Falls are one of the leading causes of accidents and fatalities across many industries. Whether it's in construction, manufacturing, or any other type of workplace, identifying and addressing fall hazards is essential to keeping workers safe. One of the most effective ways to do this is by conducting fall hazard analysis or completing a fall hazard survey.
A fall hazard survey involves a thorough and comprehensive inspection of the workplace to identify potential hazards that could result in falls. This includes examining equipment, tools, and materials, as well as evaluating the physical environment, such as the layout or configuration of the workspace and the condition of floors, stairs, walkways, and other working platforms. The survey should be conducted by someone with expertise in fall prevention, such as a safety professional, qualified person, or fall protection competent person.
Whether it's in construction, manufacturing, or any other type of workplace, identifying and addressing fall hazards is essential to keeping workers safe.
During the survey, the inspector should look for all potential fall hazards in and around the worksite. Inspectors should also assess the potential risk to workers, considering factors such as the height of the work area, the type of work being performed, and the likelihood of workers being exposed to the hazard. Some of the most common fall hazards may include:
- Unprotected edges: Unprotected edges, such as open-sided floors, roofs, and platforms, can be dangerous fall hazards. Workers can accidentally step off these edges or be pushed off by equipment, materials, or other workers.
- Ladders: Ladders are a common tool in many industries, but they can also pose a significant fall hazard. Falls from ladders can be caused by using the wrong type of ladder, overreaching, and unstable placement of the ladder.
- Scaffolding: Scaffolding is used in construction, painting, and other industries to provide workers with access to elevated areas. However, if scaffolding is improperly erected or not used correctly, it can collapse or cause workers to fall.
- Roofs: Workers who perform tasks on roofs, such as installing solar panels or conducting maintenance, are at risk of falling off the roof or through skylights or roof openings.
- Elevated walkways: Elevated walkways, such as catwalks, bridges, and elevated work platforms, can also be dangerous fall hazards. These walkways can be slippery, and workers may fall through openings in the walkway.
- Unguarded machinery: Workers who operate machinery at elevated heights may be at risk of falling into the machinery or off of it. Unguarded machinery can also pose a danger to workers on the ground below.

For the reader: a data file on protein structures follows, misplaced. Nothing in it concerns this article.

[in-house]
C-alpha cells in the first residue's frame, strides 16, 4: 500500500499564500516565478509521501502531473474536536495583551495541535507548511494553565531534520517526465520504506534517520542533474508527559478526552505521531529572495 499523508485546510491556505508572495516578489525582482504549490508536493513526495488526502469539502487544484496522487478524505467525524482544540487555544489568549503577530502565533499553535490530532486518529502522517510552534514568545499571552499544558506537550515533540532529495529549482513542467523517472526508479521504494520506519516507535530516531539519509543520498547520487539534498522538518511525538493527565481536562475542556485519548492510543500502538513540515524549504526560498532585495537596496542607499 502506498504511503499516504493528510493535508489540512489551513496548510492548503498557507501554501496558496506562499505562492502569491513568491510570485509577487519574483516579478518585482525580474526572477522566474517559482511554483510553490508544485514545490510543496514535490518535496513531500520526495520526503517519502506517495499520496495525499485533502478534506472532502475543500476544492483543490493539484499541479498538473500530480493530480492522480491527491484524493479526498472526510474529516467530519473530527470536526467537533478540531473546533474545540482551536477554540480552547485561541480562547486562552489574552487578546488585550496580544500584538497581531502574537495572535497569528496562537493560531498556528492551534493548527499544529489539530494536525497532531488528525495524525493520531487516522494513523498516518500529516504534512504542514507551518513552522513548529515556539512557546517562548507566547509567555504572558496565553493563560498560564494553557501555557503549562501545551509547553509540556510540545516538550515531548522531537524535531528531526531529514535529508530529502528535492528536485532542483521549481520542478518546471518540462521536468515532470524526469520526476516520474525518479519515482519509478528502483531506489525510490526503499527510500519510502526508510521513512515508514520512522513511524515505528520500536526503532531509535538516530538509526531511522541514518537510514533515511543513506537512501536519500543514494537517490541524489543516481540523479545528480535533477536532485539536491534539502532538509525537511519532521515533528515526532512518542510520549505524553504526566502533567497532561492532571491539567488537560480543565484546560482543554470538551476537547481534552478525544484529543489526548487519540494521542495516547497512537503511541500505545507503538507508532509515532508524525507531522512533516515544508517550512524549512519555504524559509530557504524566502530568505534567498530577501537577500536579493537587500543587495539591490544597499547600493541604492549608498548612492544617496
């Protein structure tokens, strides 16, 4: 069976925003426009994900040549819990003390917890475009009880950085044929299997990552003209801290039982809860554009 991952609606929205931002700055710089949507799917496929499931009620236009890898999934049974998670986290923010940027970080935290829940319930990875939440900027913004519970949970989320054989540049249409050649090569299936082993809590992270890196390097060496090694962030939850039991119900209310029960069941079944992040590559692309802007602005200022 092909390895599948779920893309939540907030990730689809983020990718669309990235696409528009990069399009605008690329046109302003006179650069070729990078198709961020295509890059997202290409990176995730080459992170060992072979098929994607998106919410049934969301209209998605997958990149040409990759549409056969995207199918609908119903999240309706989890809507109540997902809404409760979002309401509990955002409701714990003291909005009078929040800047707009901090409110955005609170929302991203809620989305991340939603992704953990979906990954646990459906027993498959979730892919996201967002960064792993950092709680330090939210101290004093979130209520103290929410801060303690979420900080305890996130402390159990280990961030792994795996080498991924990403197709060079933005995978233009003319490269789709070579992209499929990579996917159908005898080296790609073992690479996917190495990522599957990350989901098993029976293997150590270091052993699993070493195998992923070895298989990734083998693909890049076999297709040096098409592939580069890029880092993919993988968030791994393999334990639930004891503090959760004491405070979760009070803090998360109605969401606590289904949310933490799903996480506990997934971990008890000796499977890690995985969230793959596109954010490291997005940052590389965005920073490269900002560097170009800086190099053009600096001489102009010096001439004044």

Being proactive will not only help you prevent falls, but can significantly decrease the time that it takes to perform a rescue in the event that one is needed.
Once the survey is complete, the inspector should document their findings in a report that includes photographs or diagrams of the workplace as well as detailed descriptions of each hazard. The report should also include recommendations for corrective action, such as implementing fall protection systems, modifying work practices, or providing additional training for workers. Another consideration to include in the report is any prior history of known accidents or incidents related to the specific work area or task.
Perhaps the most commonly overlooked component of a fall hazard survey is ensuring that a documented rescue preplan is created and reviewed before beginning work. The worst time to try to develop a rescue plan is after someone has fallen! Being proactive will not only help you prevent falls, but can significantly decrease the time that it takes to perform a rescue in the event that one is needed.
OSHA provides a free fall protection plan template that can serve as an outstanding baseline for developing or improving your current fall protection plan. Additionally, you can access our Fall Hazard Survey Template here and our Rescue from Fall Protection Preplan Template here.
Whatever route you choose to implement, conducting fall hazard surveys is an essential component of an effective fall prevention program. It enables employers to identify potential hazards and take steps to eliminate or control them before an accident occurs. And remember, there’s a safe way and a SAFER way!
- OSHA Fall Protection Plan Template
- Roco’s Fall Hazard Survey Template
- Roco's Rescue from Fall Protection Preplan Template